I’m a big fan of Shakespeare-adjacent theater, as a category. That can either mean plays by Shakespeare’s contemporaries (Dr. Faustus), or plays about Shakespeare’s life (Shakespeare’s Sister), or plays in response to Shakespeare’s plays (Rosencrantz and Guildenstern are Dead) or, as in the case of Red Velvet, plays about people performing the works of Shakespeare or his contemporaries. These plays can be hit-or-miss, quality-wise. After all, when playwrights set themselves up for comparison to Shakespeare, the opportunities for disappointment are substantial.
Red Velvet, by Lolita Chakrabarti, luckily, does not disappoint. Although the end is a little weak (and by “the end,” I do literally mean the last ten lines), the effect overall is powerful and brilliant.
It falls into that last category, telling the story of 19th-century actor Ira Aldridge, the first black actor to play Othello on the professional stage in England. He was brought in as an emergency substitute when Edmund Kean became unable to continue the role. His performance was reportedly very powerful, but the theater shut the whole experiment down quickly.
The play is powerful, fascinating, and deeply uncomfortable. Director James Ricks told me he sees it as much as a love letter to the theater as a play about race, and I agree. Ira isn’t just an actor who looks very different from the others, his approach to theater is also extremely different. What he brings feels more modern, as the company is doing an older and more formal style of acting. Some of the actors find this exciting and entrancing; others are just appalled.
Some moments, in fact, felt uncomfortable to me as a theater person, but I’m sure felt uncomfortable to the characters because of race. For example, in 21st-century theaters, generally, actors do not ever direct other actors. In the 19th century, the leading actor normally also did a lot of directing. Most companies didn’t have what we would recognize as a director. So when Ira comes into Covent Garden and begins directing the other actors, my gut recoiled because one does not do that in the theater, and the characters in the play recoiled because, while a lead actor quite definitely would take on that role, a black person did not do that to a white person. A fascinating resonance/juxtaposition.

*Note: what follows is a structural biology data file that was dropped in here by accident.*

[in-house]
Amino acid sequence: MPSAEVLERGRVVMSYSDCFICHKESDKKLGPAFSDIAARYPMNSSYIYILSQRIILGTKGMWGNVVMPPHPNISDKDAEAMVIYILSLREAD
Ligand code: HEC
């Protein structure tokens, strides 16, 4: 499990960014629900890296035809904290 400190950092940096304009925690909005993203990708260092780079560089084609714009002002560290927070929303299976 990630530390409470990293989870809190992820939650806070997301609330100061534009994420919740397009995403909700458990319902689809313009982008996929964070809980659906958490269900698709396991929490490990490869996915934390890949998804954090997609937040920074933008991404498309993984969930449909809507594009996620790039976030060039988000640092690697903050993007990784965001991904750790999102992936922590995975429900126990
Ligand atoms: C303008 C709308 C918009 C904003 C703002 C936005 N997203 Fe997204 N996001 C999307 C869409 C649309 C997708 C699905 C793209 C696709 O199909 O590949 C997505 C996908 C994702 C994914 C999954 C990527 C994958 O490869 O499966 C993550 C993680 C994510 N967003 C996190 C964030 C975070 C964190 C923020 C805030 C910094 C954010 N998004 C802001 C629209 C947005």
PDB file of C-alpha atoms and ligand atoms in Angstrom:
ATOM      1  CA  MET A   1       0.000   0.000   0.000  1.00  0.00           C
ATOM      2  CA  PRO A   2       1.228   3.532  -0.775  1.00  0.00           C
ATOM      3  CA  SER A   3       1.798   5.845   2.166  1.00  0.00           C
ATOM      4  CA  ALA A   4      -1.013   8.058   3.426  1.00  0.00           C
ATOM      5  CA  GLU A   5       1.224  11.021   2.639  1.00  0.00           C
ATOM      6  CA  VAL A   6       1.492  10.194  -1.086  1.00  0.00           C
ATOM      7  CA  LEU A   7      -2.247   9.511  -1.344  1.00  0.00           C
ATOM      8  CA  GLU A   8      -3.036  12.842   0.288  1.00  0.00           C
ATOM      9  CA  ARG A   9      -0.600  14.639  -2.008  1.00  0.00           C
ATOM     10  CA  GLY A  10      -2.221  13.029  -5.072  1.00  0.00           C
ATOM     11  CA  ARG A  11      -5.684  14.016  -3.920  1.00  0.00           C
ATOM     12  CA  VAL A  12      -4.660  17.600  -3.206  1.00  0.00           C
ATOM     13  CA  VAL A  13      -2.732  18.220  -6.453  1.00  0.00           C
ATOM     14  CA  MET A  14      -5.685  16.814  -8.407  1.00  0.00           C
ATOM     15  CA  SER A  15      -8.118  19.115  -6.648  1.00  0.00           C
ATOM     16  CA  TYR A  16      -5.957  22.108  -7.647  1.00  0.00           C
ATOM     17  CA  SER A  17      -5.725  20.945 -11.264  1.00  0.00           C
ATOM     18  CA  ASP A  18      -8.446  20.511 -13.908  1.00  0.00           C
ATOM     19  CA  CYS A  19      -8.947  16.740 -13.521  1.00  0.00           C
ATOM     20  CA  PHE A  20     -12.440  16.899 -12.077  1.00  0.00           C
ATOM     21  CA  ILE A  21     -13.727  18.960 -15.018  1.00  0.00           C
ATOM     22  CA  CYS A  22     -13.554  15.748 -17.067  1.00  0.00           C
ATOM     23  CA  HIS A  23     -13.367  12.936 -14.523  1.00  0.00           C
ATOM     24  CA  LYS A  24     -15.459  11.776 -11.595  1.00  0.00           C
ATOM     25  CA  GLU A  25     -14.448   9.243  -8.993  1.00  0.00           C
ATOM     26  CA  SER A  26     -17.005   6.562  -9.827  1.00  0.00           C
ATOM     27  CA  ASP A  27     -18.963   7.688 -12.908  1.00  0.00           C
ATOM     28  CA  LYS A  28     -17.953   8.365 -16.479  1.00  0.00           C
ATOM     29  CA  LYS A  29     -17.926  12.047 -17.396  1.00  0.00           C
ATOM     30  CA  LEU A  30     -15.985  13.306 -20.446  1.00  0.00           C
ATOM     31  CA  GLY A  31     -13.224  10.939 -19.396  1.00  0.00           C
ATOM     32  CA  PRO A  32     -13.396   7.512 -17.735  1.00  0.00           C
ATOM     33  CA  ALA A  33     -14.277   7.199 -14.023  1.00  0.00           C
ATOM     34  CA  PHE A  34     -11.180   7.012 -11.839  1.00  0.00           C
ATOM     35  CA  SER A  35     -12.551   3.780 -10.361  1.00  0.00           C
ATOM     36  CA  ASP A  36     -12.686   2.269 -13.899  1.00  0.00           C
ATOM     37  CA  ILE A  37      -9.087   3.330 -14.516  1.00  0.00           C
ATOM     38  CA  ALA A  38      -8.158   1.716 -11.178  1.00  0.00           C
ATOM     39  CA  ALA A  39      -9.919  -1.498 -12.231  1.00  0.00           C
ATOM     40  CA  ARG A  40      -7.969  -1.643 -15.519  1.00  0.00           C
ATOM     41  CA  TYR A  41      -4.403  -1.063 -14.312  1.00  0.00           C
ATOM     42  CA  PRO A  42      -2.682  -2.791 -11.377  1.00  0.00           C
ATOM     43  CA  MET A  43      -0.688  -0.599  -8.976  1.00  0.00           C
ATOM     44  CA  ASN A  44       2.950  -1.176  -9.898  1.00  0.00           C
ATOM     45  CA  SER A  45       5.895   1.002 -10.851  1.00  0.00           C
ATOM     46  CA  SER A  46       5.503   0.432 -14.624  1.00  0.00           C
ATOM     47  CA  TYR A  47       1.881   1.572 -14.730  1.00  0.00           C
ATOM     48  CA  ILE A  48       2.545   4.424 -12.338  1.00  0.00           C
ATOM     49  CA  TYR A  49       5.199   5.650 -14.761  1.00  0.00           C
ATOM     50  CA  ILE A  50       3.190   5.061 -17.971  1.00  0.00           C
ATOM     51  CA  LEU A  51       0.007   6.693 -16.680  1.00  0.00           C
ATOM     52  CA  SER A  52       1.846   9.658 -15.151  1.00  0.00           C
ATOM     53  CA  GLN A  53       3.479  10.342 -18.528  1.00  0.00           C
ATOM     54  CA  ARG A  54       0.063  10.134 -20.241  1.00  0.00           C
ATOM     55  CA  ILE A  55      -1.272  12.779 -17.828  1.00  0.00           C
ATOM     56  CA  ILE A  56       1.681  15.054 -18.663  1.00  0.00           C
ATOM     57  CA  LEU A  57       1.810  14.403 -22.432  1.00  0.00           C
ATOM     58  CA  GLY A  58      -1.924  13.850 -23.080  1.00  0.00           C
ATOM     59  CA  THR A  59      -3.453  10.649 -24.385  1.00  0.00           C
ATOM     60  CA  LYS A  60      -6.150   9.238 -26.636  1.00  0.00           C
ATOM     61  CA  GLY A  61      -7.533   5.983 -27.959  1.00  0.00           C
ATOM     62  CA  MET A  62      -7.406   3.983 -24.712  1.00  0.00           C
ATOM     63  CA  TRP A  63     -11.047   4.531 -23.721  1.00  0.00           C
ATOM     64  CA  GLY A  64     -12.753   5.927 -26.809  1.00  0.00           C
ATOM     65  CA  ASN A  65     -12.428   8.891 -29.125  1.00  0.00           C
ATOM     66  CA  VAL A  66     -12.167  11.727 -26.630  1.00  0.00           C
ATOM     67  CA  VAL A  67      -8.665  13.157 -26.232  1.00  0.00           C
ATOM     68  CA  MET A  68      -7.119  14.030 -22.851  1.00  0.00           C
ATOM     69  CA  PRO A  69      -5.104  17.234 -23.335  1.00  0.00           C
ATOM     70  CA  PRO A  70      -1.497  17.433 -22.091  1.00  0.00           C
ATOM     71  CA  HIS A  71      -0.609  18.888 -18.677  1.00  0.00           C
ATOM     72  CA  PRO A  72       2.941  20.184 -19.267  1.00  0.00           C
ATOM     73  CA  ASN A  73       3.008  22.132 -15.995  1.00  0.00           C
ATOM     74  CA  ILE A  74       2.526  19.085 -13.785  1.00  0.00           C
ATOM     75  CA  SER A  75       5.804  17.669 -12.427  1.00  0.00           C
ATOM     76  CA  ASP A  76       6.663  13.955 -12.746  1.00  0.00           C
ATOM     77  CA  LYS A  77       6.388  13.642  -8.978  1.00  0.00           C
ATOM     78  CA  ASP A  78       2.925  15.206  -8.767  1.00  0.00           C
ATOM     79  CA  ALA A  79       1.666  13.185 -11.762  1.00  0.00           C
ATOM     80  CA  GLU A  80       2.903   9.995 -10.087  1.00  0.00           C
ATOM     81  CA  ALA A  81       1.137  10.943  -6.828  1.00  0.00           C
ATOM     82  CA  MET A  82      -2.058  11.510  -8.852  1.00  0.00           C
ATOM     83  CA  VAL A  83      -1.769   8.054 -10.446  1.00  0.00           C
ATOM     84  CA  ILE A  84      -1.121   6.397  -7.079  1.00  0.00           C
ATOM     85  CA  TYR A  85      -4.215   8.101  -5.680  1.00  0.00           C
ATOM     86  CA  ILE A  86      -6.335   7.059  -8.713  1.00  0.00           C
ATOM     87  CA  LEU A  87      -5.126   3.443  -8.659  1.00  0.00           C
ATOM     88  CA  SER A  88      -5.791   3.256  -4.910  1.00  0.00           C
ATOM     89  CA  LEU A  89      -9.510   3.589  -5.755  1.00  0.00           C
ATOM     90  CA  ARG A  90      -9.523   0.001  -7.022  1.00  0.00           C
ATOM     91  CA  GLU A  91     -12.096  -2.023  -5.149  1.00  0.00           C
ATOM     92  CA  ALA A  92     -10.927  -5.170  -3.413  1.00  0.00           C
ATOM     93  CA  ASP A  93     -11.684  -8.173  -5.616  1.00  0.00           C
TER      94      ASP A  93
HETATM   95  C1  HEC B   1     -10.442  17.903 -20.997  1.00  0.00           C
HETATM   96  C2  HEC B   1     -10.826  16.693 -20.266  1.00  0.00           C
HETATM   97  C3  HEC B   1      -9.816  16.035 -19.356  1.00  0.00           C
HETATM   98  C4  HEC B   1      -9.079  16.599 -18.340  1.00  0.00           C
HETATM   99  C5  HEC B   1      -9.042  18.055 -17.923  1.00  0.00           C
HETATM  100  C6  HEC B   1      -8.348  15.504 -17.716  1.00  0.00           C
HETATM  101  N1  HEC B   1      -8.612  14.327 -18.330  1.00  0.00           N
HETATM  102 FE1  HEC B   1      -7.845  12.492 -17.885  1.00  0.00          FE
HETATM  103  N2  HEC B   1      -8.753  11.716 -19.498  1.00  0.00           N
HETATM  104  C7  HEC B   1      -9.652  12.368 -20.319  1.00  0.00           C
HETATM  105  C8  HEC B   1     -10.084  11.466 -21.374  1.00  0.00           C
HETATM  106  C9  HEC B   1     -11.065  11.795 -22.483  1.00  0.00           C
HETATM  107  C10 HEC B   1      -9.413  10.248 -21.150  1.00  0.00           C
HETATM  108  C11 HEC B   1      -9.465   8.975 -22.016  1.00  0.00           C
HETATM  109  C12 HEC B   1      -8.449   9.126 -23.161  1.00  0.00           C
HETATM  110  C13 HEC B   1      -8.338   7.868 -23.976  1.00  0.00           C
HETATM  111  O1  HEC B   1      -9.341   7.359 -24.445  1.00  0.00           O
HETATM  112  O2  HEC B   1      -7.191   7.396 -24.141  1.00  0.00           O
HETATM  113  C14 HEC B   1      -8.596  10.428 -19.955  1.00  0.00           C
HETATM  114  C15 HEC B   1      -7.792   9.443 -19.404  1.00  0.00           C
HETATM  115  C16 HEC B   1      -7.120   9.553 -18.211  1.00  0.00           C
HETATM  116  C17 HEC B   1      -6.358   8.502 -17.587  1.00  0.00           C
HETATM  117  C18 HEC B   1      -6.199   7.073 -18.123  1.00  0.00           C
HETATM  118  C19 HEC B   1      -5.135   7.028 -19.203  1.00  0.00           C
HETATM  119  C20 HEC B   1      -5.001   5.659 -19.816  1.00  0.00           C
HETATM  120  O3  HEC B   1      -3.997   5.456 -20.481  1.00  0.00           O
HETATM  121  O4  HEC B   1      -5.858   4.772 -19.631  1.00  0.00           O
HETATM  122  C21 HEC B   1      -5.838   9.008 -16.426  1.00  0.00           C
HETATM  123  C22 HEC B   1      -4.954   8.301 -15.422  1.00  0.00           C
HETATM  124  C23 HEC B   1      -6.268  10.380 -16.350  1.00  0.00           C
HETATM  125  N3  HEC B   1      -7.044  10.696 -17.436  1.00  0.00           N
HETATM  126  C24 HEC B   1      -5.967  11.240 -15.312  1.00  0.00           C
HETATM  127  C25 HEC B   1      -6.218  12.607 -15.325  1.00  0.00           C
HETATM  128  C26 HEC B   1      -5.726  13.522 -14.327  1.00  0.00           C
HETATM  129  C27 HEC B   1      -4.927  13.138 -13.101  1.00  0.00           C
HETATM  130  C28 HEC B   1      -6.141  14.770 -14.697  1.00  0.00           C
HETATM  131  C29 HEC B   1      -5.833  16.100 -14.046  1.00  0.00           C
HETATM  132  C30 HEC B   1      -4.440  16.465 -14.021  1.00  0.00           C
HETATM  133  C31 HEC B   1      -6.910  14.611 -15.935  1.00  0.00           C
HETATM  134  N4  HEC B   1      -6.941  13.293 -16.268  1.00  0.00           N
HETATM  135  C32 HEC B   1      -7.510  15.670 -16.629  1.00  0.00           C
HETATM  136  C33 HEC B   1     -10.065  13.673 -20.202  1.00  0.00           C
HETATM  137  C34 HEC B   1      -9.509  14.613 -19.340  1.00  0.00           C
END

Another moment that was hard for characters, actors, and audience was when the actors are reading the reviews in the newspaper. I’m fairly sure the playwright used words from the actual reviews. They were awful. In one of them, the reviewer insisted on referring to Ira as somebody’s servant, rather than using his name. The most astonishing and appalling line–even worse than the one that used the n-word–was a review that began a sentence: “Although his African features were humanized…” How…dehumanizing.
The play has a framing story that takes place thirty years later, when Ira Aldridge is preparing to play King Lear in Poland. I appreciate this because it shows that the problems he faced as a result of his performance at Covent Garden didn’t destroy his career. He kept acting, and achieved a degree of fame. The play closes with him putting on white face to play Lear. The absurdity and the reversal of this act was stunning and eery.
The production was excellent. I hadn’t seen anything at Quill before, but I have every intention of going back. The design was beautiful, particularly the costumes. They told the story, instantly laying out relationships and status, and fit the time and place perfectly. The set had a lovely flexibility, serving both as greenroom and stage, seamlessly. And we all know how I love a platea stage.
The acting was strong across the board, although I found it stronger in the core play than in the framing story. Their clarity of intention and line let me fall into the story. Some of the relationships were so strong and credible, I wanted to know more about what was underpinning them. One of my favorite things about theater is theater people, and when actors have an opportunity to show that backstage culture, the result can be deeply satisfying. The script has so many moments of the kinds of in-jokes and back-catalog references that are typical in companies of actors that have worked together over a long time, and the actors layered on top of this with the deep communication that actors often have with each other–a look, or refusal of one, that speaks volumes. An ease with each other’s bodies. Subtle alignment along invisible lines of affinity.
The director had to step in for an actor who had a family emergency, and while there were a handful of moments when that bubbled to the surface, he overall did a fantastic job, living the classic “director’s nightmare.” When he put his hand on Ira’s shoulder and said, “You are very inch the Moor,” I had shivers. He had great presence in that moment, regardless of his self-deprecating comments afterward.
I hope to see these actors do actual Shakespeare this summer, rather than a few lines of Othello in the service of this other story. But my goodness, what a fascinating story this was.